Justin Cheng, who holds an experimental sample, worked to pattern nanoparticles of gold on silicon.
    Summer Scholars

    Ordered patterns of gold nanoparticles on a silicon base can be stimulated to produce collective electron waves known as plasmons that absorb only certain narrow bands of light making them promising for a wide array of sensors and display technologies in medicine, industry and science.
     
    MPC-CMSE Summer Scholar Justin Cheng worked this summer in Professor of Electrical Engineering Karl K. Berggren's Quantum Nanostructures and Nanofabrication Group to develop specialized techniques for forming these patterns in gold on silicon. 
     
    "Ideally, we'd want to be able to get arrays of gold nanoparticles to be completely ordered," Cheng says.
        
    In Other News

    MIT researchers integrate a scaffold of carbon nanotubes within a polymer glue. They first grew a forest of vertically-aligned carbon nanotubes and transferred it onto a sticky, uncured composite layer. Then they repeated the process for 16 plies.

    Simulations written in Simit, a new programming language, were dozens or even hundreds of times as fast as those written in existing simulation languages.

    Martin A. Schmidt. Photo, Tony Rinaldo.

    Researchers from MIT and MIT Lincoln Laboratory report an important step toward practical quantum computers, with a paper describing a prototype chip that can trap ions in an electric field and, with built-in optics, direct laser light toward each of them.
    Upcoming Events 
     
    MIT Program in Polymers and Soft Matter Seminar: Prof. Niels Holten-Andersen, MIT Dept. of Materials Science and Engineering, Bldg. 56-1143:30-4:45pm [Refreshments, 3 p.m.], Wed., Sept. 7, 2016.
     
    2016 MIT Digital Health Conference, Media Lab, Bldg. E14, 75 Amherst St., Cambridge, Mass., 7:45 am-7 pm Wed.- Sept. 7 , 8:30 am to 1:30 pm Thurs., Sept. 8, 2016.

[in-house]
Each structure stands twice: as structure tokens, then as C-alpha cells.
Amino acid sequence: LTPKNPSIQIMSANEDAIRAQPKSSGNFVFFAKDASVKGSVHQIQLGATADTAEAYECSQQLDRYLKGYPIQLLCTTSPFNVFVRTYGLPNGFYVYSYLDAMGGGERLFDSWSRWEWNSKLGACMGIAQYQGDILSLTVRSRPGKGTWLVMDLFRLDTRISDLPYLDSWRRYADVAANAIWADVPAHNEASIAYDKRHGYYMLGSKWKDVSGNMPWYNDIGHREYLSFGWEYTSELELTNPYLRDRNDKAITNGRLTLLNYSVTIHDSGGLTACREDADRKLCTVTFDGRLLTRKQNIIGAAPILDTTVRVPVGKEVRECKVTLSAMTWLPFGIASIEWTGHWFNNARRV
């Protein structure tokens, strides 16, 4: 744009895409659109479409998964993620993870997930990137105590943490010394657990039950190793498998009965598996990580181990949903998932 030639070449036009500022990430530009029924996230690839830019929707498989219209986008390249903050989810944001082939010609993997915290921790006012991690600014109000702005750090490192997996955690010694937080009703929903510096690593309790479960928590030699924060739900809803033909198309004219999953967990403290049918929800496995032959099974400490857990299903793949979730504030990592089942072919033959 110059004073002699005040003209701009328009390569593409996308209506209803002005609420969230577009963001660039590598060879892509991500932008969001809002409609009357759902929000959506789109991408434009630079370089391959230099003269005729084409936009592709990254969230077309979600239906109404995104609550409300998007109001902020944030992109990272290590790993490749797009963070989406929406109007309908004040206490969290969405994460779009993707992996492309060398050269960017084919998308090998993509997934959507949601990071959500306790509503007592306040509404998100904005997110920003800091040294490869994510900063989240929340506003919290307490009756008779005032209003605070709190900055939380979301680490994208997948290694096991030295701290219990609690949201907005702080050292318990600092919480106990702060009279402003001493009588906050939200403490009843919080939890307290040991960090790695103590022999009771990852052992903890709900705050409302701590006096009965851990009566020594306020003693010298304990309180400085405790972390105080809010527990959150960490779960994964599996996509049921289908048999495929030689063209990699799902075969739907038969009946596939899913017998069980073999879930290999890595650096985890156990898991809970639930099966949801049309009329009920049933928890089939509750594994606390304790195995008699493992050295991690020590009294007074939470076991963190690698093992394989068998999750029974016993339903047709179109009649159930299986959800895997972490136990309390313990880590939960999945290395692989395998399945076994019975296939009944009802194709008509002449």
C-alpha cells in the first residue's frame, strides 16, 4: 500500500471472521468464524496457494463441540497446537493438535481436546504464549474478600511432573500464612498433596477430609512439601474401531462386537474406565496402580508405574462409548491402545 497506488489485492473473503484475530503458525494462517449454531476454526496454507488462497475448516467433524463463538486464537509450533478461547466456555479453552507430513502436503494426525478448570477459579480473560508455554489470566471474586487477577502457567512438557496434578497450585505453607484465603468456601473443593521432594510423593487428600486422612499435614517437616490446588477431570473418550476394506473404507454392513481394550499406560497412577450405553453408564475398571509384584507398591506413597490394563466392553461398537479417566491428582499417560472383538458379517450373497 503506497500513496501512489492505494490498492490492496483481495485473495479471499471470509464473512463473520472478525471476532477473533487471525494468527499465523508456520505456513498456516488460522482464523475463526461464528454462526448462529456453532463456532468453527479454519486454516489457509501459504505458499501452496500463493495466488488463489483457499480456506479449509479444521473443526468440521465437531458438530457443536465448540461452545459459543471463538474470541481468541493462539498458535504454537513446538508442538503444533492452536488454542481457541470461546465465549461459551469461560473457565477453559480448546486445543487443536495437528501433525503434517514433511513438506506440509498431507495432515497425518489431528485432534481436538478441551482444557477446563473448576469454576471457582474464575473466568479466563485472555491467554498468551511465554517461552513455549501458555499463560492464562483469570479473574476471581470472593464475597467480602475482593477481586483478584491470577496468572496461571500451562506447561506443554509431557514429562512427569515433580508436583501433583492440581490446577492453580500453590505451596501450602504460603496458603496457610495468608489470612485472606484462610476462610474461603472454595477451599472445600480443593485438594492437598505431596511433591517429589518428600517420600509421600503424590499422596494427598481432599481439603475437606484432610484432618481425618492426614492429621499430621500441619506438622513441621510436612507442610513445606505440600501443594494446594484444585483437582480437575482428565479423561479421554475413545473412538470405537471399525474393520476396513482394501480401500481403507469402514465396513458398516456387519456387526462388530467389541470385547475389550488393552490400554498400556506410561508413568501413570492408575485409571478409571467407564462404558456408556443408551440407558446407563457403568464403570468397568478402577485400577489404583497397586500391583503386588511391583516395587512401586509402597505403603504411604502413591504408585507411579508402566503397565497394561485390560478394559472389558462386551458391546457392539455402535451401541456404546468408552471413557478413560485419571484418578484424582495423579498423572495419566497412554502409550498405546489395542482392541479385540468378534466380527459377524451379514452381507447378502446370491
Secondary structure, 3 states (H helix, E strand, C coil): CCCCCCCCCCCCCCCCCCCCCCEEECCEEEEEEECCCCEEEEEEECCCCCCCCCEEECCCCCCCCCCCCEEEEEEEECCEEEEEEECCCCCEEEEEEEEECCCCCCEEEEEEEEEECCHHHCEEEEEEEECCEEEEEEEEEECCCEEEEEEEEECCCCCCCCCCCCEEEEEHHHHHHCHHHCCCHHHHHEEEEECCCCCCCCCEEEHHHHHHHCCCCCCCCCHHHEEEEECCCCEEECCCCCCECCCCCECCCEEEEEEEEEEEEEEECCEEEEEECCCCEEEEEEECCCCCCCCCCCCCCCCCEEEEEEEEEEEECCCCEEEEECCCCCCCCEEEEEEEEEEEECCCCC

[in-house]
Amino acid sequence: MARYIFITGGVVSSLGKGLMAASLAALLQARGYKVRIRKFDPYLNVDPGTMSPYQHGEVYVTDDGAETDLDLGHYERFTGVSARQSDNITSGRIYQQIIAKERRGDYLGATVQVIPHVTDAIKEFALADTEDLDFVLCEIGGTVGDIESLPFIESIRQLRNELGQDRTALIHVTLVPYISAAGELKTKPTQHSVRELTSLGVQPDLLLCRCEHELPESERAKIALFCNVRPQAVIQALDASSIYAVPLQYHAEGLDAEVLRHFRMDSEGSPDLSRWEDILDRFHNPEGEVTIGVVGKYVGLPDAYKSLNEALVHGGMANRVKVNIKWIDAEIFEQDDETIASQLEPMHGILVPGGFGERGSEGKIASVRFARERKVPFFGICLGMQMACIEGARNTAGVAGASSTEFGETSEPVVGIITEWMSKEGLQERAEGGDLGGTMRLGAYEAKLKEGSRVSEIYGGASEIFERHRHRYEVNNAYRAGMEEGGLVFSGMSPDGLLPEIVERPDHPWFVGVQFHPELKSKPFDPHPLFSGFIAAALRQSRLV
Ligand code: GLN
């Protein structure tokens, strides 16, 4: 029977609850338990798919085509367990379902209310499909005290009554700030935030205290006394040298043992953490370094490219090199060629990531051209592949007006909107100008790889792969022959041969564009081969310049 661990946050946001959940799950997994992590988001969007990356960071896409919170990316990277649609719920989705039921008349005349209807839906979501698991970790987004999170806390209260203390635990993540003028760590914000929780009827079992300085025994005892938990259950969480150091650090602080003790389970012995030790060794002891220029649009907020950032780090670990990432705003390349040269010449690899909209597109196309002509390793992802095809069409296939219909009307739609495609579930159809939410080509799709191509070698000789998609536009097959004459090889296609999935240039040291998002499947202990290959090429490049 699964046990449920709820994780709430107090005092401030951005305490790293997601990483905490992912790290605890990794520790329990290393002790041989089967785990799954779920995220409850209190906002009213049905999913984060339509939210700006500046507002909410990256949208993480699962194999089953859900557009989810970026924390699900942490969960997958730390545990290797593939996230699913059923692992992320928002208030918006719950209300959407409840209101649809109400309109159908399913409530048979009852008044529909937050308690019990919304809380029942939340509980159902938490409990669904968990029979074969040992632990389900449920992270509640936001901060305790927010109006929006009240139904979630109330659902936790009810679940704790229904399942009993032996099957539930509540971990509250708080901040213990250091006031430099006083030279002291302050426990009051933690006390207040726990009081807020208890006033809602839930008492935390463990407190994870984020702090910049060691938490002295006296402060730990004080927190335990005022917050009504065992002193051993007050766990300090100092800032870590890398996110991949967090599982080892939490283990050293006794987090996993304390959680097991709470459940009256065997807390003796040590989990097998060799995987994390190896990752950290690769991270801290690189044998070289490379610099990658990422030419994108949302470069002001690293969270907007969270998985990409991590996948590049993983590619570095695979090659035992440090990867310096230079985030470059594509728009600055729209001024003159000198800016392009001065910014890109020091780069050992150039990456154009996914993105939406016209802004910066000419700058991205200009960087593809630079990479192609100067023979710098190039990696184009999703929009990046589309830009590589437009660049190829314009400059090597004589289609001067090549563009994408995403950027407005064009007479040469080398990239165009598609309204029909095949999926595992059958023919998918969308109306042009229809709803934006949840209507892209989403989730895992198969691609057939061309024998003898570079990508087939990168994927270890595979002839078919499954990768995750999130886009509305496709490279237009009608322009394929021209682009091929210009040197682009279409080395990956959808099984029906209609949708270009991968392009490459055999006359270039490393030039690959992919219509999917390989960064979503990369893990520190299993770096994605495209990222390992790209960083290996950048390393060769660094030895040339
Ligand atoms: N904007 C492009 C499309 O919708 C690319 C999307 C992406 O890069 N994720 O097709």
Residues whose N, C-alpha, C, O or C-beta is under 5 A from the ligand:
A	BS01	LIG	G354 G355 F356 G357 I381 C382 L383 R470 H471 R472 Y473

Merck-Pfister Lecture in Organic Chemistry: Prof. Kyoko Nozaki, University of Tokyo, Bldg. 6-120 4-5 pm, Fri., Sept. 9, 2016
     
    Materials Science & Engineering Seminar: Prof. Christopher B. Murray, University of Pennsylvania, Chipman Room, 6-1044-5 pm, Thurs., Sept. 15, 2016. 
     
    1 Main St.,12th floor, Cambridge, Mass., 8:30-11:30 a.m., Thursday, Sept. 15, 2016.  
    Materials Science & Engineering Seminar: Prof. Krishna Rajan, University at Buffalo, "Revisiting 3.091 from a Data Science Perspective," Chipman Room, 6-104, 4-5:30 pm, Thurs., Sept. 22, 2016.
     
    Materials Day Symposium and Poster Session, MIT Kresge Auditorium, Bldg. W16, 48 Massachusetts Ave., Cambridge, Mass., Tues., Oct. 18, 2016.
    Join the MPC Collegium
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    • Facilitation of on-campus meetings
    • Access to Collegium member-only briefing materials
    • Representation on the MPC External Advisory Board
    • Facilitation of customized student internships
    • Medium and long-term on-campus corporate staff visits
    For more information, contact Mark Beals at 617-253-2129 or mbeals@mit.edu
    About MPC

    The goals of the Materials Processing Center are to unite the materials research community at MIT and to enhance Institute-industry interactions. Collaboration on research ventures, technology transfer, continuing education of industry personnel, and communication among industrial and governmental entities are our priorities. The MPC 
    Industry Collegium is a major vehicle for this collaboration. The MPC sponsors seminars and workshops, as well as a summer internship for talented undergraduates from universities across the U.S. We encourage interdisciplinary research collaborations and provide funds management assistance to faculty.